By @SimonCocking. Review of ‘Rogues of Wall Street: How to Manage Risk in the Cognitive Era’ by Andrew Waxman. Available from Wiley here.

Reduce or prevent risk failure losses with new and emerging technologies

Rogues of Wall Street analyzes the recent risk failures and errors that have overwhelmed Wall Street for the past decade. Written by a veteran risk, compliance, and governance specialist, this book helps bank leaders and consultants identify the tools they need to effectively manage operational risk. Citing different types of risk events such as: Rogue and Insider Trading, cyber security, AML, the Mortgage Crisis, and other major events, chapters in the first half of the book detail each operational risk type along with its causative and contributing factors. The second half of the book takes an overarching approach to the tools and solutions available to financial institutions to manage such events in the future. From technology, to culture, to governance, and more, this book does more than simply identify the problem—it provides real-world solutions with actionable insight.

This is an interesting and readable book, about past scams, ripoffs, and sharp insider trading. It is well researched and written in an accessible way, and helps you to have a wider awareness of terms you may have heard of, Ponzi schemes and the like. The historical chapters are good and it was a pleasant book to read. My concerns with the book are perhaps the challenges of always when you write a book, will it remain relevant and useful after it has been written?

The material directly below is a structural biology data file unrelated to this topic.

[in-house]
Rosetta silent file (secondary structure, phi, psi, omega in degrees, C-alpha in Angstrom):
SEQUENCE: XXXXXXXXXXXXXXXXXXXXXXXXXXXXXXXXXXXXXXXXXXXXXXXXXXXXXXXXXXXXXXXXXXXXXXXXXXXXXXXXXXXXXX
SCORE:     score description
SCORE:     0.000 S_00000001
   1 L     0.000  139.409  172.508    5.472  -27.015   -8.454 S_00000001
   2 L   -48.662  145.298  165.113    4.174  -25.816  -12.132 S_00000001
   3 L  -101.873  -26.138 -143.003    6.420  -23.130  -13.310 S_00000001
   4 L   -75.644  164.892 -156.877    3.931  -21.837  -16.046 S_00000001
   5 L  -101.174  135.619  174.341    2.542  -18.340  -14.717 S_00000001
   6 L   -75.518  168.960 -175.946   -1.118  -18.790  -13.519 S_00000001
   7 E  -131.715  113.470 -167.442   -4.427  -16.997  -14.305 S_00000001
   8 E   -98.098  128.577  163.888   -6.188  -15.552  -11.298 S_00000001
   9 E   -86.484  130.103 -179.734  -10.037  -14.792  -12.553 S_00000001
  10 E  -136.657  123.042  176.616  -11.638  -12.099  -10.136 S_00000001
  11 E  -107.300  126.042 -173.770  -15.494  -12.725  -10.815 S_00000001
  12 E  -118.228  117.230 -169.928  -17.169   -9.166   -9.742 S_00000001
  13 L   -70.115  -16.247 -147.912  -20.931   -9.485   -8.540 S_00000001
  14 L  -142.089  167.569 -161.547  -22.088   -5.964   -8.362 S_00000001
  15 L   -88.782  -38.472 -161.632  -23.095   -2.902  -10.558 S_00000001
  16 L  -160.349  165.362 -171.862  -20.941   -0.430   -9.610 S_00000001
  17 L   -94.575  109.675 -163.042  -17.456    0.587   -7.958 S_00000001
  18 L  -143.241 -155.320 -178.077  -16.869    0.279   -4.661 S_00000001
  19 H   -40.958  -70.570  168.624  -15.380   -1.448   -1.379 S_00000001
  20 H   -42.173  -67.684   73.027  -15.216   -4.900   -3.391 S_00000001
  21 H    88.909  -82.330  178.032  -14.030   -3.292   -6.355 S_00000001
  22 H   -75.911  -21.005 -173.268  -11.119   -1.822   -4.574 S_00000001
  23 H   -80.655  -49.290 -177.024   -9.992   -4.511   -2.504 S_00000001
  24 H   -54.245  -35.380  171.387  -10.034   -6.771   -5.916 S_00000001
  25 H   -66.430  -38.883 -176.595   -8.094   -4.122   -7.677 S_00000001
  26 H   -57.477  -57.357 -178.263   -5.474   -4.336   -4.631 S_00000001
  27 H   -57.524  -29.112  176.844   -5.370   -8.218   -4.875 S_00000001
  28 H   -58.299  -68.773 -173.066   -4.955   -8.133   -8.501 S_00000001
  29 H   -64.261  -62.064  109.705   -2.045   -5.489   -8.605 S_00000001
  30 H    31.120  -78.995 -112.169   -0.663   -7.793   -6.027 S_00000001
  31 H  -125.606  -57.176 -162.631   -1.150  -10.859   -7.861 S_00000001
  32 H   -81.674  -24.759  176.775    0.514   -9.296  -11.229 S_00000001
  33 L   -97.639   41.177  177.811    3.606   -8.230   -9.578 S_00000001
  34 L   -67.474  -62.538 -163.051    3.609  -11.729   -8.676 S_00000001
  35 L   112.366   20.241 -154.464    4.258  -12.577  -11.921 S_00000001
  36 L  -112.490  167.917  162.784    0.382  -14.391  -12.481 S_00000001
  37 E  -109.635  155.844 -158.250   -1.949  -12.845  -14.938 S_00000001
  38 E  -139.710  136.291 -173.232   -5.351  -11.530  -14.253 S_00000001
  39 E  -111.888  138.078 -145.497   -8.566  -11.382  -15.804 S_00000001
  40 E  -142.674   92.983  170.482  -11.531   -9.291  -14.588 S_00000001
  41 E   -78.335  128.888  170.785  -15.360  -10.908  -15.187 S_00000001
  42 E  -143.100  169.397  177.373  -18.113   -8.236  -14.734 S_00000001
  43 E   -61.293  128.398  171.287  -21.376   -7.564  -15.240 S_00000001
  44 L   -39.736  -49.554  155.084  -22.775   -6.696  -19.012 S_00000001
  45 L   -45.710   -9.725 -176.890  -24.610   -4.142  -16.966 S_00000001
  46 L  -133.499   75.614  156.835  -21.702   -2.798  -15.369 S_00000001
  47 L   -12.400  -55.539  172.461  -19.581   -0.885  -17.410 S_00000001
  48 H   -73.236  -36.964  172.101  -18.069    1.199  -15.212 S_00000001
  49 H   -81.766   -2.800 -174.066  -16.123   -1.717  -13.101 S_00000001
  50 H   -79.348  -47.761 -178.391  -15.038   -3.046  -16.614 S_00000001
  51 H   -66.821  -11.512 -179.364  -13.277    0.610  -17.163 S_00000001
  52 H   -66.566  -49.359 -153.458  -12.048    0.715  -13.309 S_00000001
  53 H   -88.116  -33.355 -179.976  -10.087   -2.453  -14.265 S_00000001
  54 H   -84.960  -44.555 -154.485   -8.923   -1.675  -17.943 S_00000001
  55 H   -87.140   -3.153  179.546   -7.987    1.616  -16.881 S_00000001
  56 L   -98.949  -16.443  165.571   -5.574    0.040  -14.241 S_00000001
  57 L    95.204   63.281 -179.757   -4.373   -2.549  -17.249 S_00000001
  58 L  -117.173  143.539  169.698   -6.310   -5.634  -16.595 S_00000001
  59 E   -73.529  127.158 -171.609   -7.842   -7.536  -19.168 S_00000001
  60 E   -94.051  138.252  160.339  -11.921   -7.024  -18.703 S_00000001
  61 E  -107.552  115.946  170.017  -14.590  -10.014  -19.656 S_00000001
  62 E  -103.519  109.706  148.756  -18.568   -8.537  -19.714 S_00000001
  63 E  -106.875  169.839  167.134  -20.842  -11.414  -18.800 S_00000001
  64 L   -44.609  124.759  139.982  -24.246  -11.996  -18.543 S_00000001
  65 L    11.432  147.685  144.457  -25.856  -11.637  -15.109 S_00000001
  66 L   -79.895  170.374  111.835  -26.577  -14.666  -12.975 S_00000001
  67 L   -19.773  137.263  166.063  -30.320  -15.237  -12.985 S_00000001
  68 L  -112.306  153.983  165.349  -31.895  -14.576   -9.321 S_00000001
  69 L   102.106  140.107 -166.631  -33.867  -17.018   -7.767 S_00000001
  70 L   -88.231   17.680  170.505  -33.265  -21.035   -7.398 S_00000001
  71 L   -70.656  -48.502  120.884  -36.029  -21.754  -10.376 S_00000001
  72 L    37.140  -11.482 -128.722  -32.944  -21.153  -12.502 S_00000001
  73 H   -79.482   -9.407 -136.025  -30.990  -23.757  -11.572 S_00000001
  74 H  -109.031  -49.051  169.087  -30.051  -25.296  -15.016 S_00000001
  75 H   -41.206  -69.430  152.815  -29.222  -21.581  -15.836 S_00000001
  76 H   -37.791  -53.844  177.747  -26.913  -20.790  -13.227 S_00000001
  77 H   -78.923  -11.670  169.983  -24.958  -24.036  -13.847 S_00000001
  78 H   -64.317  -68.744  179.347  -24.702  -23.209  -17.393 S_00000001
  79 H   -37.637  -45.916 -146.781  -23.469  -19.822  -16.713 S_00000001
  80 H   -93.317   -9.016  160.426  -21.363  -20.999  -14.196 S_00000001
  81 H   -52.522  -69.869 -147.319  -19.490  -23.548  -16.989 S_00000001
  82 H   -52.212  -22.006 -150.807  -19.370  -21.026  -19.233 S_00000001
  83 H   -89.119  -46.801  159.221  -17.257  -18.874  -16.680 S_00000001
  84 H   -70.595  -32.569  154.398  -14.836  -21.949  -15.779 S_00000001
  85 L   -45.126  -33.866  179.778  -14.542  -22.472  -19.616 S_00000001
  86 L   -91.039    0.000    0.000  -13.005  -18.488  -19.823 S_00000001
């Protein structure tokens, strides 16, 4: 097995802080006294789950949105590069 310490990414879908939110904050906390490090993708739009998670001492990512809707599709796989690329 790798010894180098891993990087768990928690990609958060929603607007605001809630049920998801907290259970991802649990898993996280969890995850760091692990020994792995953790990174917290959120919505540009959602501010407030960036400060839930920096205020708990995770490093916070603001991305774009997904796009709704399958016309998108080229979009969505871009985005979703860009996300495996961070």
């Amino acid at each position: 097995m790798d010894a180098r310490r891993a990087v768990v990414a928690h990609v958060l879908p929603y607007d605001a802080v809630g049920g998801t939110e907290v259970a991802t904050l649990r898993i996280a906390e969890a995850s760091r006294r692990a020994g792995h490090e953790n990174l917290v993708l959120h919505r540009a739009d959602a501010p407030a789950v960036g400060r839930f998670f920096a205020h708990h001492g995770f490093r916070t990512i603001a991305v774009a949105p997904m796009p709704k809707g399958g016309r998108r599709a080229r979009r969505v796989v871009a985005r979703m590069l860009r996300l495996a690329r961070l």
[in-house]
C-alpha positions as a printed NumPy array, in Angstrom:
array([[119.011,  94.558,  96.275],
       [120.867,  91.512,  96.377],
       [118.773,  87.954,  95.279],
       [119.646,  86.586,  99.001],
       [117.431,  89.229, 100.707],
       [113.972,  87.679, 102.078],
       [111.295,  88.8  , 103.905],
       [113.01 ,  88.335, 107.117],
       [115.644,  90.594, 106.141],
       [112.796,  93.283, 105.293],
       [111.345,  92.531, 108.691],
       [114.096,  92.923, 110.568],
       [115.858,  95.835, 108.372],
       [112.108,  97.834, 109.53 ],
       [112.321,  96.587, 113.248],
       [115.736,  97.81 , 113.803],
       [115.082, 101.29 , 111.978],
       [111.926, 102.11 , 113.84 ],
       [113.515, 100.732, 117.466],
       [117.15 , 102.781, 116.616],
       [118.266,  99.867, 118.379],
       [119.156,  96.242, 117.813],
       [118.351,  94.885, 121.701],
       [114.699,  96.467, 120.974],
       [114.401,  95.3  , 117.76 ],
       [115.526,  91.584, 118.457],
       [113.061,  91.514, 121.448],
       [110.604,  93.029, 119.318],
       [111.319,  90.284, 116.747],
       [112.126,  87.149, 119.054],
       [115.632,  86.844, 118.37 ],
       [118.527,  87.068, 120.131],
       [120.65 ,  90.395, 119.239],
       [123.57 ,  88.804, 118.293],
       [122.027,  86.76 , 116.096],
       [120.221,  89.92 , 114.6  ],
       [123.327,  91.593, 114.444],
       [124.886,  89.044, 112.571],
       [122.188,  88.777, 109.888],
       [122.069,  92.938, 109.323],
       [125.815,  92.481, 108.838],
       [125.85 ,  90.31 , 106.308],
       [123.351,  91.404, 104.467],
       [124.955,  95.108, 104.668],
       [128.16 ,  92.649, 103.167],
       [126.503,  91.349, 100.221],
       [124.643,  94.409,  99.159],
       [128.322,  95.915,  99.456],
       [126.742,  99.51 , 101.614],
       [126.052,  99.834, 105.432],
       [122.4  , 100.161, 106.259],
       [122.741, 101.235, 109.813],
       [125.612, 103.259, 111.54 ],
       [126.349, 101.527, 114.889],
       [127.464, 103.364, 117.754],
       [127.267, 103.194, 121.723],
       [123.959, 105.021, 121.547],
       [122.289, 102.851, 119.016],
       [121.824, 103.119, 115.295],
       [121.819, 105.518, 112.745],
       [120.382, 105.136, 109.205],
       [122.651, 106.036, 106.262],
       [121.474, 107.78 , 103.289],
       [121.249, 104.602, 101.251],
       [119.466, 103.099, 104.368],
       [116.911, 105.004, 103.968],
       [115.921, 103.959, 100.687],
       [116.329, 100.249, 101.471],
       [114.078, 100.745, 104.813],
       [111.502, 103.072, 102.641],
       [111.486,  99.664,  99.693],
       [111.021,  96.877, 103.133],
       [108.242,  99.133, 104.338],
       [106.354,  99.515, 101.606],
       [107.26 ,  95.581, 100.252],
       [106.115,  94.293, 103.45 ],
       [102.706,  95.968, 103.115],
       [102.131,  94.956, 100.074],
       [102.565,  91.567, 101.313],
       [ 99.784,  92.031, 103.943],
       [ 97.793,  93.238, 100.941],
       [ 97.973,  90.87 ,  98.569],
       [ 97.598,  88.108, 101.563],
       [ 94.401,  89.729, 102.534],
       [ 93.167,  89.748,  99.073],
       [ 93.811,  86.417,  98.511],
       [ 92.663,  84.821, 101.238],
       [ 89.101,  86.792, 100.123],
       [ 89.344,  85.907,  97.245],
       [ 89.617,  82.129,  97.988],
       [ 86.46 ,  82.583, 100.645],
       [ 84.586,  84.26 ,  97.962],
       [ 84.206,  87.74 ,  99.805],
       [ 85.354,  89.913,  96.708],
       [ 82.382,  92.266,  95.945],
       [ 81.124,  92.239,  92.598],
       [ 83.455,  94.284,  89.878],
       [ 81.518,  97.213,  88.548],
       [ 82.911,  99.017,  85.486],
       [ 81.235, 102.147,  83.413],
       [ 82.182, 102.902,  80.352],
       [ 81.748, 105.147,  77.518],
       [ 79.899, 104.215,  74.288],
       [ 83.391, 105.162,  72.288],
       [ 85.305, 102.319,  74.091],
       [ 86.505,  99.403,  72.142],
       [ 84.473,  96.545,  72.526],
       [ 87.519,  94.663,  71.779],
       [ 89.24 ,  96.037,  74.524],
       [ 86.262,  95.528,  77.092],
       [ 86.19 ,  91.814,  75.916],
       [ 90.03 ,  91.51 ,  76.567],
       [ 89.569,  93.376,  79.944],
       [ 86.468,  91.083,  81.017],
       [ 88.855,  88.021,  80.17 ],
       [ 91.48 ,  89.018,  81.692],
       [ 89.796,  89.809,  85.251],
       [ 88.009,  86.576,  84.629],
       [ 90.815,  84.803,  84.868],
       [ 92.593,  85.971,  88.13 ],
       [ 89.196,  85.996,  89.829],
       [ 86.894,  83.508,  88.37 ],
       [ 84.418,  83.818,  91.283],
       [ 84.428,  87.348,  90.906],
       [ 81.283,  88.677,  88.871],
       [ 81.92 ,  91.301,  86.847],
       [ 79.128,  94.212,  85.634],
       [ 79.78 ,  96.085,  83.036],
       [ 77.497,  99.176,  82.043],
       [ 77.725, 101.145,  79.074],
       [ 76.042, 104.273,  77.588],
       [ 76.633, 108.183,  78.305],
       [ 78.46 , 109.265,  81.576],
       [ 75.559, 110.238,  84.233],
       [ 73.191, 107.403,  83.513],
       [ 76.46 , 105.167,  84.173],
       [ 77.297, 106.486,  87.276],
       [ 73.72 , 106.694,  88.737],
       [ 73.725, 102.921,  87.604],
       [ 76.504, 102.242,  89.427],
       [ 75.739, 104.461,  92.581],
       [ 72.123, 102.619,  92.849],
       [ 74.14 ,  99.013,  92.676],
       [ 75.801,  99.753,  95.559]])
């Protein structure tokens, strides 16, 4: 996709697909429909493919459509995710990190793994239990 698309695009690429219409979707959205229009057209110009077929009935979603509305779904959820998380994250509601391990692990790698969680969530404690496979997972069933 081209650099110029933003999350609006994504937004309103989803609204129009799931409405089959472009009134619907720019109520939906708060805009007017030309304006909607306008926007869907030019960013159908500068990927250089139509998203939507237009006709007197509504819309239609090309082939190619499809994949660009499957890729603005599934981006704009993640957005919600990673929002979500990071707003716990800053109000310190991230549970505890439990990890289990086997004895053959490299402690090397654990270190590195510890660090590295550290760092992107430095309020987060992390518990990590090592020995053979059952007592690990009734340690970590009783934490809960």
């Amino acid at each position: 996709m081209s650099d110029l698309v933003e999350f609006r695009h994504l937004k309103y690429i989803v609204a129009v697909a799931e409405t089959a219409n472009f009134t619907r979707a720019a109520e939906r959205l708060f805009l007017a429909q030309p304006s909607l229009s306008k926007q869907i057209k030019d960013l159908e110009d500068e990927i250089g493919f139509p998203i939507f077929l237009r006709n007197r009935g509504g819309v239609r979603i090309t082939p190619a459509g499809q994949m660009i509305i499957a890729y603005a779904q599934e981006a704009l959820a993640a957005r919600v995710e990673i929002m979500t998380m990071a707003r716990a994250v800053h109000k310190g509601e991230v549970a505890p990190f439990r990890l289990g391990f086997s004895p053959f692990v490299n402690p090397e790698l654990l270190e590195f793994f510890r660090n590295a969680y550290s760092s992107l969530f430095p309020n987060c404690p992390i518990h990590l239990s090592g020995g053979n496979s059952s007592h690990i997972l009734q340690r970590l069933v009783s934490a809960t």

In reading this book a couple of thoughts kept coming to mind. The first that at times reading this felt like hearing the sound of the stable door closing, after the proverbial horse(s) had fled. Reading through the chapters it felt long on description of what scams had been perpetuated, but shorter on solutions for how to head them off in the future, which, in the title at least, is something that is suggested as one of the themes. The other aspect was with the influx of new cryprocurrencies, ICO launches, and a whole wave of new forms of fund raising, fund management, and inevitably fund misappropriation, I found myself wanting to know how, (on earth?)  these will be managed?

You will have probably noticed we are covering more crypto related stories these days, and one key theme is new emerging companies trying to deal with this issue of trust. Even though blockchain is, and will be a solution for the missing layer of trust online, it is still a nascent technology. In this context for a second edition of this book, or perhaps for a whole new book, it would be good to see the author apply the same treatment and methodology to the crypto space?

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